Animals—36 sheep.

Procedures—All 4 limbs of 36 sheep were treated with ESWT, RPWT, or a sham treatment. For 14 days after treatment, at least 2 sheep were euthanized daily and tissue was harvested for histologic evaluation of nerves via staining for substance P and CGRP in the skin and periosteum.

Results—No effects of ESWT or RPWT were observed on the number of nerves with stain uptake for substance P or CGRP in the skin or periosteum.

Conclusions and Clinical Relevance—Substance P- and CGRP-containing nerve fibers are not disrupted by EWST or RPWT. Further studies are needed to identify the mechanism of analgesia observed in association with these treatment modalities.

Full access
in American Journal of Veterinary Research

Abstract

Objective—To determine the accuracy and precision of dual energy x-ray absorptiometry (DEXA) for measuring bone mineral density in horses in situ.

Sample Population—12 randomly selected forelimbs from 12 horses.

Procedure—Metacarpi were scanned in 2 planes and DEXA measurements obtained for 6 regions of interest (ROI). Each ROI was isolated and bone density measured by Archimedes' principle. Linear regression analysis was used to determine the correlation between the 2 measurements at each ROI. An additional metacarpus was measured 10 times to determine the coefficient of variation for both techniques.

Results—Dual energy x-ray absorptiometry and bone density were significantly associated at multiple ROI. The addition of age, weight, and soft tissue or bone thickness improved these associations. Repeated measurements had a low coefficient of variation.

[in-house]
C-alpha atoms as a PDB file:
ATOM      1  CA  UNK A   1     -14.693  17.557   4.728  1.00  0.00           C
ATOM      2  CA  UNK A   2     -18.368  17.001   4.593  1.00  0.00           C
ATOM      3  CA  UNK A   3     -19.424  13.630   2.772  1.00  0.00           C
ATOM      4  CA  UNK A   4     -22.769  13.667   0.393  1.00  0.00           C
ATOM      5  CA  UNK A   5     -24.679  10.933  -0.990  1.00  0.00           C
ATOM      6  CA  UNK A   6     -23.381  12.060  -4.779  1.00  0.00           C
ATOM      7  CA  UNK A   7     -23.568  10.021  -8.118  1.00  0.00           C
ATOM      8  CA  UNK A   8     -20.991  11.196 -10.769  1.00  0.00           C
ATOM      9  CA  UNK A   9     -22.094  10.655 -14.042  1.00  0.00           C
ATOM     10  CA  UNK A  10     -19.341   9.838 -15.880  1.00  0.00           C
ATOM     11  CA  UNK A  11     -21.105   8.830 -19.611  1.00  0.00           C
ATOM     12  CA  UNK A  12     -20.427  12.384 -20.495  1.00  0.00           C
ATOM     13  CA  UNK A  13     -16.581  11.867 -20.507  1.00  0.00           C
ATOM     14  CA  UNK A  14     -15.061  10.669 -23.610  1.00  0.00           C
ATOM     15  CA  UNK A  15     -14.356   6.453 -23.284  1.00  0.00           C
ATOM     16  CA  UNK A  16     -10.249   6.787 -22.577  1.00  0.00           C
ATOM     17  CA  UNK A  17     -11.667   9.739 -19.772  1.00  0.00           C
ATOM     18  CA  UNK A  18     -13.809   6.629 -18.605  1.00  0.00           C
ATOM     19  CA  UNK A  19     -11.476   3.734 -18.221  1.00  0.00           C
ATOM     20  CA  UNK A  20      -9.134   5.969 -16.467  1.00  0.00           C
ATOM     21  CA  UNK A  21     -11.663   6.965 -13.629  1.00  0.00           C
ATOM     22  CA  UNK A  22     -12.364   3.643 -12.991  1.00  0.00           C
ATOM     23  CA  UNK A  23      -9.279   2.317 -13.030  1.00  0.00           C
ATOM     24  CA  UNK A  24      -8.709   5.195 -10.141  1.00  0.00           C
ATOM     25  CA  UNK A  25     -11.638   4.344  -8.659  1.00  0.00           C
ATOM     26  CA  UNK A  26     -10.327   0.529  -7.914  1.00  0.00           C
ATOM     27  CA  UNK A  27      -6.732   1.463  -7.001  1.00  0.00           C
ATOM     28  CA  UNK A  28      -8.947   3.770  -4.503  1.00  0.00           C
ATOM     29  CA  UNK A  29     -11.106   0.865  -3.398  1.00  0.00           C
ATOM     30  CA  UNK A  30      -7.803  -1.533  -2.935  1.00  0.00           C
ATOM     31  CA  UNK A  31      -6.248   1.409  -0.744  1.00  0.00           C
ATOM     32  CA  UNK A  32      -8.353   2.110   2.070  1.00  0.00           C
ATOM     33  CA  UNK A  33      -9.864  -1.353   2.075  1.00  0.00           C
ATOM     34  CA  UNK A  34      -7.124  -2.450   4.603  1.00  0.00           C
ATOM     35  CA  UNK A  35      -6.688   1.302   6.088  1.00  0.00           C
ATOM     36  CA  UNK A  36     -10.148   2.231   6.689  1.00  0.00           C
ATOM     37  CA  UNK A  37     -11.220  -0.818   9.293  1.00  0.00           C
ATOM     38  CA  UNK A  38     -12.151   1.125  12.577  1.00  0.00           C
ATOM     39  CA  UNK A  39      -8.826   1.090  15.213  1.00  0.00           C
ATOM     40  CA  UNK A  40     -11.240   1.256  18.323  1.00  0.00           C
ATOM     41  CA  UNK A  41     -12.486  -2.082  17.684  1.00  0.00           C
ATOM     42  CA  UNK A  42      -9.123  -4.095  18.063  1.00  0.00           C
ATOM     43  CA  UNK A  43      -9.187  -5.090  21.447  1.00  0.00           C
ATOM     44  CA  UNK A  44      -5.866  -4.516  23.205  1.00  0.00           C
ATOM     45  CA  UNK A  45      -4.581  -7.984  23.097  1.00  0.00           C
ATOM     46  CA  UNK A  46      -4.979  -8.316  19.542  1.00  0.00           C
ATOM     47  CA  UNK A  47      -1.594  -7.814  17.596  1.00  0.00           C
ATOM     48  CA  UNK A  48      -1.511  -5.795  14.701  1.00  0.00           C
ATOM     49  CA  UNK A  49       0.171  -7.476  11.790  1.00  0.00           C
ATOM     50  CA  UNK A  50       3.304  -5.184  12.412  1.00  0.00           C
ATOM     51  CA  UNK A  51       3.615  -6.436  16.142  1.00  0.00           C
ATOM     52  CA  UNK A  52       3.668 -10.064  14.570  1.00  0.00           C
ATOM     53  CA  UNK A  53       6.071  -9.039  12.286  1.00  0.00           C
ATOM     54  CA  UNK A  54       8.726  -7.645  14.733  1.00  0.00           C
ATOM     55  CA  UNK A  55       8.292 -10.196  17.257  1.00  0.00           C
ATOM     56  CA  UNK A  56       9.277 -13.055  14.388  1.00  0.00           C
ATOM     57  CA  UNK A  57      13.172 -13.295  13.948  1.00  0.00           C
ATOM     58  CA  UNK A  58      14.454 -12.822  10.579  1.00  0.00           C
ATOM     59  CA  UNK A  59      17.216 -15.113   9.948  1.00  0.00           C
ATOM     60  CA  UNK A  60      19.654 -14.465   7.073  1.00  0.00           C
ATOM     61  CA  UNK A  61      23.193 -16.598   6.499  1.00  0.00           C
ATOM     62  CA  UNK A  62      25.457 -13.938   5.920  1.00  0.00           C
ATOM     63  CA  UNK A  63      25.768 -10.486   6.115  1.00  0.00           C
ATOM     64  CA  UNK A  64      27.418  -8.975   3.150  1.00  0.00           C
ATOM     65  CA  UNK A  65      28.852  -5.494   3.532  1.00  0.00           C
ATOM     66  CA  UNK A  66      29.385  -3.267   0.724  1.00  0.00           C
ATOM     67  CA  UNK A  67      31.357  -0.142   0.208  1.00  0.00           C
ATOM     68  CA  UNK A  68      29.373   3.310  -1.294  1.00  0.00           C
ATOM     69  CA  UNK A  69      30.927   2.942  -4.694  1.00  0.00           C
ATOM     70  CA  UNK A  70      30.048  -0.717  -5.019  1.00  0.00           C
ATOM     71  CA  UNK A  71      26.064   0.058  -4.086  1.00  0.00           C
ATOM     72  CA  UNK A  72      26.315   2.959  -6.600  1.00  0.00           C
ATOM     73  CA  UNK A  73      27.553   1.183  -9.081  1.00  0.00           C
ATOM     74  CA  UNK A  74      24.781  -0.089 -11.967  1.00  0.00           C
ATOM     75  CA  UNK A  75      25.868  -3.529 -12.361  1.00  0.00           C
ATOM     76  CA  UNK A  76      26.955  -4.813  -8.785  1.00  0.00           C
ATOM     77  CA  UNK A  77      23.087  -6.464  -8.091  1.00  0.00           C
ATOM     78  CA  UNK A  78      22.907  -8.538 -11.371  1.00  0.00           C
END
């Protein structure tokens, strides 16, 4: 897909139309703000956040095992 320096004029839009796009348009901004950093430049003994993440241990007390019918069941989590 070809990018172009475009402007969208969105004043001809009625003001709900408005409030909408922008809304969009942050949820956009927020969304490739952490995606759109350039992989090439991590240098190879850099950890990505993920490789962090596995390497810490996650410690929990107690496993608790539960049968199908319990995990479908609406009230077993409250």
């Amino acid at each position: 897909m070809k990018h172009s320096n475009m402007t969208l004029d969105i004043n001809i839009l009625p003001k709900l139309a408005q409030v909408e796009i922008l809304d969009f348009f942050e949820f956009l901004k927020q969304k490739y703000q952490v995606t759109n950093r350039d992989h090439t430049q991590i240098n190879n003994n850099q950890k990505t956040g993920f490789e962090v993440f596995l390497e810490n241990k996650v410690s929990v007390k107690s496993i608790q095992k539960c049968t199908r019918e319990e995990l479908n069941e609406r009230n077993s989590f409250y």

Conclusions and Clinical Relevance—Dual energy x-ray absorptiometry can be used to accurately and precisely measure the bone density in the equine metacarpus. Dual energy x-ray absorptiometry appears suitable for serial in vivo measurement of bone density of the equine metacarpus. Dual energy x-ray absorptiometry may be used for studies to evaluate the effects of diet or drugs on bone density or density changes from bone remodeling that develop prior to stress fractures. ( Am J Vet Res 2001; 62:752–756)

Full access
in American Journal of Veterinary Research

Abstract

Objective—To determine whether conditions representing activities that are typical in the recreational use of horses, including transport to and from show grounds, stall confinement in unfamiliar surroundings, and light exercise, are associated with increased incidence of gastric ulcers in horses.

Design—Randomized controlled study.

Animals—20 client-owned horses.

Procedure—Horses had no gastric ulcers as determined by endoscopic examination on study day –1. Ten control horses were maintained on-site with no changes in management variables. Ten horses were transported via trailer for 4 hours on day 0 to another site, placed in individual stalls, fed twice daily, and exercised twice daily for 3 days. On day 4, they were transported back to the original site via trailer for 4 hours. On day 5, endoscopic examinations were performed on all horses to assess gastric mucosa status.